3. So if creative genius is so important, why are our schools and society trying to suppress it? Well for starters, killing creativity has not really been intentional; but as old as civilization, the suppression of creative genius is clear as day. The world tyrannized Galileo into recanting the fruits of his own scientific genius. It handed Socrates a cup of hemlock, put a match to Joan of Arc, and fomented the crucifixion of Christ. As old as the human civilization, the pressure is on: to Be Normal. No wonder those 3rd graders don't want to see themselves as creative geniuses, it's not normal, it's weird, it's different.
More so when those kids finally move on to work at a corporation, where rules, procedures, and systems are necessary to hold the whole organization together. In a corporation, being normal and following rules, is not only suggested, it is required!
4. How do we revive this creative genius? The Giant Hairball analogy and the Norm
So the question is: how do we revive our creative genius in a corporate setting where norm is a king?
To answer this, let's first imagine our corporation as a hairball, yes, a hairball. A ginormous hairball, an entangled mass of hair; with every strand representing a corporate policy, a red tape, a standard procedure.
In the beginning, there was no hairball. The company was just a 'start-up', and the founder made business decisions based on his own intuition, based on his own creative genius.
"My gut tellls me it would be most effective if I did this this way. And it would make sense to do that that way", said the founder
This and that. A founder's first business decisions are also the first few strands of the hairball
Years pass and the company's founder and thousands of employees after him have been making business decision after business decision, creating procedures, generating policies, putting up systems; adding countless hairs to the Hairball;
When the hairball reaches a certain size, what's NORMAL for the corporation is defined, giving birth to what we can call the corporate norm, or simply: the NORM The Norm is the company's success formula, its essence. The NORM is the established guidelines, techniques, methods, systems, processes, and procedures that your company has been implementing for years, and the Norm is necessary to keep the Hairball, the organization, from falling apart.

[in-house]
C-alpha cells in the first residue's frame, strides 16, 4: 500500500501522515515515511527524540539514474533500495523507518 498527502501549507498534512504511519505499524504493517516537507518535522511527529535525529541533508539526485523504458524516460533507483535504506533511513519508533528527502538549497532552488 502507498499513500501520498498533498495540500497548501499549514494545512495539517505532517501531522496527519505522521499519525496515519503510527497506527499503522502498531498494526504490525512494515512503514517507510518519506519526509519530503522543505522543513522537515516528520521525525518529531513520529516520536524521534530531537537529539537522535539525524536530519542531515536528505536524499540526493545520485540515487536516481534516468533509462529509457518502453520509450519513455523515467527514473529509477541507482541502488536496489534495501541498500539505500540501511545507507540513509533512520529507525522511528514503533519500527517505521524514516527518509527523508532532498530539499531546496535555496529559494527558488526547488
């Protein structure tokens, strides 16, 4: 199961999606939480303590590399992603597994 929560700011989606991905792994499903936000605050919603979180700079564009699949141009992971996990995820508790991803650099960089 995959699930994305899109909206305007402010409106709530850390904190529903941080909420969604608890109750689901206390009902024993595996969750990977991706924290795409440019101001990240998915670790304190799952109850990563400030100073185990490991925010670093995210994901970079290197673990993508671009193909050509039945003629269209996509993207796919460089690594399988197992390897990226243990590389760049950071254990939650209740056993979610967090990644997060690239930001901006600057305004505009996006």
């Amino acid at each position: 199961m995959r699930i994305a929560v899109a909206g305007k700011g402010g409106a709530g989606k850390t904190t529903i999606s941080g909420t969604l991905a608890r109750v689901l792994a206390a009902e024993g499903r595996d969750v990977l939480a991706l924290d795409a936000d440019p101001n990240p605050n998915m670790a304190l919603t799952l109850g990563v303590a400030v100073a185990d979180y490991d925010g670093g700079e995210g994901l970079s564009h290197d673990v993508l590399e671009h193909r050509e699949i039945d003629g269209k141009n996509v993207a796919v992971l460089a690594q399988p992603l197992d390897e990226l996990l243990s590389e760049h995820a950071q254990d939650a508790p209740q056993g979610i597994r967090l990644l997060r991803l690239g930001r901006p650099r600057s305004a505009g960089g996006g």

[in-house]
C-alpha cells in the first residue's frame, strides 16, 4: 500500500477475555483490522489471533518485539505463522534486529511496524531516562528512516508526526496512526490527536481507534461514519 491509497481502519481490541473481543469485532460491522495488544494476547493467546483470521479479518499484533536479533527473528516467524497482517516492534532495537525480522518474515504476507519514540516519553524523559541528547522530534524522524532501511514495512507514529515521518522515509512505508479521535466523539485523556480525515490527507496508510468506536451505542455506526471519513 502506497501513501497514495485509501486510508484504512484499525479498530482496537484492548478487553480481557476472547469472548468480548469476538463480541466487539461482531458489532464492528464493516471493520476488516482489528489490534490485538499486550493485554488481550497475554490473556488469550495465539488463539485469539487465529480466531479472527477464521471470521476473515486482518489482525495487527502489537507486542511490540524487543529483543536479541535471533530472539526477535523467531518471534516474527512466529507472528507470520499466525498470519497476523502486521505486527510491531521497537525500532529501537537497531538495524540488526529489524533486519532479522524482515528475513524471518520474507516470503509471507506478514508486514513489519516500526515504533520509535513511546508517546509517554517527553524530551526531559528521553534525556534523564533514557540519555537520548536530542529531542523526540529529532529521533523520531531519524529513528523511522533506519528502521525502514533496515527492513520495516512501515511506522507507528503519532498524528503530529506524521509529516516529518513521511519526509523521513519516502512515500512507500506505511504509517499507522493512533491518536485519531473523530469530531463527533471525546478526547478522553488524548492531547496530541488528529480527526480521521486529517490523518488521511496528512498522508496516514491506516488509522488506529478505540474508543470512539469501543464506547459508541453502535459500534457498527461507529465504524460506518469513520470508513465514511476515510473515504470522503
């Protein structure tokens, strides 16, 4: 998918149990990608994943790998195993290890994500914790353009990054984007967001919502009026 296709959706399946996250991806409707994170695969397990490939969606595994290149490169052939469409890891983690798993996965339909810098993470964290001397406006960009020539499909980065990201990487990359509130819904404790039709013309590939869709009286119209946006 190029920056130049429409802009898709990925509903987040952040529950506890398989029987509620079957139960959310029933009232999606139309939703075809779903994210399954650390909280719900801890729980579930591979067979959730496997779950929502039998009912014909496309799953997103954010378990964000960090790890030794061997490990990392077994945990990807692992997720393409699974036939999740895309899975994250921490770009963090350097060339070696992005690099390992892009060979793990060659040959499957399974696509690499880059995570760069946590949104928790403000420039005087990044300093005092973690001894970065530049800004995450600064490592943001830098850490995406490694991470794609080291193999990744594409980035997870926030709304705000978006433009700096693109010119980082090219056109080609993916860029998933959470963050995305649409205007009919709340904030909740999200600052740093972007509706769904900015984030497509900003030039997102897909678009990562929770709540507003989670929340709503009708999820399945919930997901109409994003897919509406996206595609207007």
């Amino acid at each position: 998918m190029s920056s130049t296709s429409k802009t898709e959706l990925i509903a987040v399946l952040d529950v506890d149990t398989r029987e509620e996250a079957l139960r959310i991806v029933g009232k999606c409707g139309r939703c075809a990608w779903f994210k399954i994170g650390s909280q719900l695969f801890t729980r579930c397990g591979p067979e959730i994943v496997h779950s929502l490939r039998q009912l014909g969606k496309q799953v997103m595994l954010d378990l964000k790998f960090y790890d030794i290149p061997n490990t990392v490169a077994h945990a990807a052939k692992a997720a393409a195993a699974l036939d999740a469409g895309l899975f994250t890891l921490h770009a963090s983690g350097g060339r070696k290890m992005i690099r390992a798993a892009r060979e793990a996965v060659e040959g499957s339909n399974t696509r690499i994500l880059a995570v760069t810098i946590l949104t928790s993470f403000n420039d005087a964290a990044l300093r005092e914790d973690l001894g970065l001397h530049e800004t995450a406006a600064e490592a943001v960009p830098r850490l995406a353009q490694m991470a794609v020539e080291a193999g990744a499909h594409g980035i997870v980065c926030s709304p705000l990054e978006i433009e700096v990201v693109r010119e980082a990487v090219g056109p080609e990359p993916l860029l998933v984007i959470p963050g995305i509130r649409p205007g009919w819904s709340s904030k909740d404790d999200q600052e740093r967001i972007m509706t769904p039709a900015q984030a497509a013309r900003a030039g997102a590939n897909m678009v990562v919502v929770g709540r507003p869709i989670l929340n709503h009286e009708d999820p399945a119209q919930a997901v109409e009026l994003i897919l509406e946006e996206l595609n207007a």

The problem is that the NORM is derived from past realities and past successes; As an effect, no room for original thinking or creativity is left. Resynthesizing only past successes is the habit of the Norm, where the ghost of an outdated reality outvote original thinking.
5. Corporate Gravity.
Now, as is in the world of physics, with the increase in the Hairball's mass comes a corresponding increase in its gravity: which we can call Corporate Gravity. This Corporate Gravity sucks everything into the mass of the hairball, and every employee, whether new or experienced, feels this Gravity's constant pull. tugging them towards the tangle of the Norm
Many employees succumb to the pull of this relentless gravity. Suspended in the grey sameness of the institution's bowels for years, they are the ones who sometimes find themselves asking "what year is it again?"
Others, in their attempt to avoid the limbo of the Hairball, escape to other endeavors - often, ironically, to other Hairballs.
But there are few who manage to actively engage the opportunities their organization presents without being sucked into the hairball. they accomplish this feat through Orbiting.
6. Reviving the Creative Genius To tap the ability to create, and revive your creative genius, you must soar into the thin air of the Hairball's stratosphere where it's possible to create, to innovate.
You must orbit the hairball. vigorously and actively exploring beyond the confines of the Norm, beyond accepted models, patterns, and standards. while still being tugged by the pull of Corporate Gravity, allowing you to still remain connected to the spirit of the corporate mission.
To orbit is to find a place of balance where you benefit from the resources of the organization without being entombed in its bureaucracy.
You must invest enough of your creative genius to counteract the pull of Corporate Gravity and prevent yourself from being sucked into the Hairball's NORM, but not so much that you escape that pull altogether and fly out into the overwhelming nothingness of deep space.
3. HOW DO YOU ORBIT THE HAIRBALL? So, how do you orbit your company's hairball?